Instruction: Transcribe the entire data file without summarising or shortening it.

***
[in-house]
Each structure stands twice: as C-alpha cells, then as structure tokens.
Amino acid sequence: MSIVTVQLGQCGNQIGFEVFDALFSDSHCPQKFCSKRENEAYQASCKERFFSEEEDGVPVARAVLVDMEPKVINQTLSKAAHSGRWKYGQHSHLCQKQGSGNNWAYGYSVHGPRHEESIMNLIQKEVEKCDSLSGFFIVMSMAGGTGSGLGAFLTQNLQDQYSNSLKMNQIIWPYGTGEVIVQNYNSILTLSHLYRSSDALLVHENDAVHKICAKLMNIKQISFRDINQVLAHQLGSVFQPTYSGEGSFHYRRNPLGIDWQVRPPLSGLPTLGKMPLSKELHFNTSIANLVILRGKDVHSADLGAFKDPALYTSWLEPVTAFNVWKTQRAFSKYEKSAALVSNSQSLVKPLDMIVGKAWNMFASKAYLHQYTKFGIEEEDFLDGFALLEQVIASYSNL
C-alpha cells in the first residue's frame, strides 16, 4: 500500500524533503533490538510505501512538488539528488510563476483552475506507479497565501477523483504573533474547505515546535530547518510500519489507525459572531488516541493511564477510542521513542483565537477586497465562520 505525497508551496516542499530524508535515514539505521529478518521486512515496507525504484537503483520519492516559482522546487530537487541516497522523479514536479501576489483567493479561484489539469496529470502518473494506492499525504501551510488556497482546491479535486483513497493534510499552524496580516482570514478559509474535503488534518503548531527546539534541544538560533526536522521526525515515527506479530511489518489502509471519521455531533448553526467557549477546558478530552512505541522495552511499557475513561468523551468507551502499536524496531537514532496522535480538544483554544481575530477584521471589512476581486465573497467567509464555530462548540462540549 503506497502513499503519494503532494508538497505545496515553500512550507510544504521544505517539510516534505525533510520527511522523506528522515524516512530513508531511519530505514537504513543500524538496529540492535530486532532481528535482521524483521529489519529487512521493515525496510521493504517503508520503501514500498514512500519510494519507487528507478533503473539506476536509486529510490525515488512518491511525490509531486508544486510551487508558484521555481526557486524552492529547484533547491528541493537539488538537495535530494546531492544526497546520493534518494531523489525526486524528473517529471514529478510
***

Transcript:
[in-house]
Each structure stands twice: as C-alpha cells, then as structure tokens.
Amino acid sequence: MSIVTVQLGQCGNQIGFEVFDALFSDSHCPQKFCSKRENEAYQASCKERFFSEEEDGVPVARAVLVDMEPKVINQTLSKAAHSGRWKYGQHSHLCQKQGSGNNWAYGYSVHGPRHEESIMNLIQKEVEKCDSLSGFFIVMSMAGGTGSGLGAFLTQNLQDQYSNSLKMNQIIWPYGTGEVIVQNYNSILTLSHLYRSSDALLVHENDAVHKICAKLMNIKQISFRDINQVLAHQLGSVFQPTYSGEGSFHYRRNPLGIDWQVRPPLSGLPTLGKMPLSKELHFNTSIANLVILRGKDVHSADLGAFKDPALYTSWLEPVTAFNVWKTQRAFSKYEKSAALVSNSQSLVKPLDMIVGKAWNMFASKAYLHQYTKFGIEEEDFLDGFALLEQVIASYSNL
C-alpha cells in the first residue's frame, strides 16, 4: 500500500524533503533490538510505501512538488539528488510563476483552475506507479497565501477523483504573533474547505515546535530547518510500519489507525459572531488516541493511564477510542521513542483565537477586497465562520 505525497508551496516542499530524508535515514539505521529478518521486512515496507525504484537503483520519492516559482522546487530537487541516497522523479514536479501576489483567493479561484489539469496529470502518473494506492499525504501551510488556497482546491479535486483513497493534510499552524496580516482570514478559509474535503488534518503548531527546539534541544538560533526536522521526525515515527506479530511489518489502509471519521455531533448553526467557549477546558478530552512505541522495552511499557475513561468523551468507551502499536524496531537514532496522535480538544483554544481575530477584521471589512476581486465573497467567509464555530462548540462540549 503506497502513499503519494503532494508538497505545496515553500512550507510544504521544505517539510516534505525533510520527511522523506528522515524516512530513508531511519530505514537504513543500524538496529540492535530486532532481528535482521524483521529489519529487512521493515525496510521493504517503508520503501514500498514512500519510494519507487528507478533503473539506476536509486529510490525515488512518491511525490509531486508544486510551487508558484521555481526557486524552492529547484533547491528541493537539488538537495535530494546531492544526497546520493534518494531523489525526486524528473517529471514529478510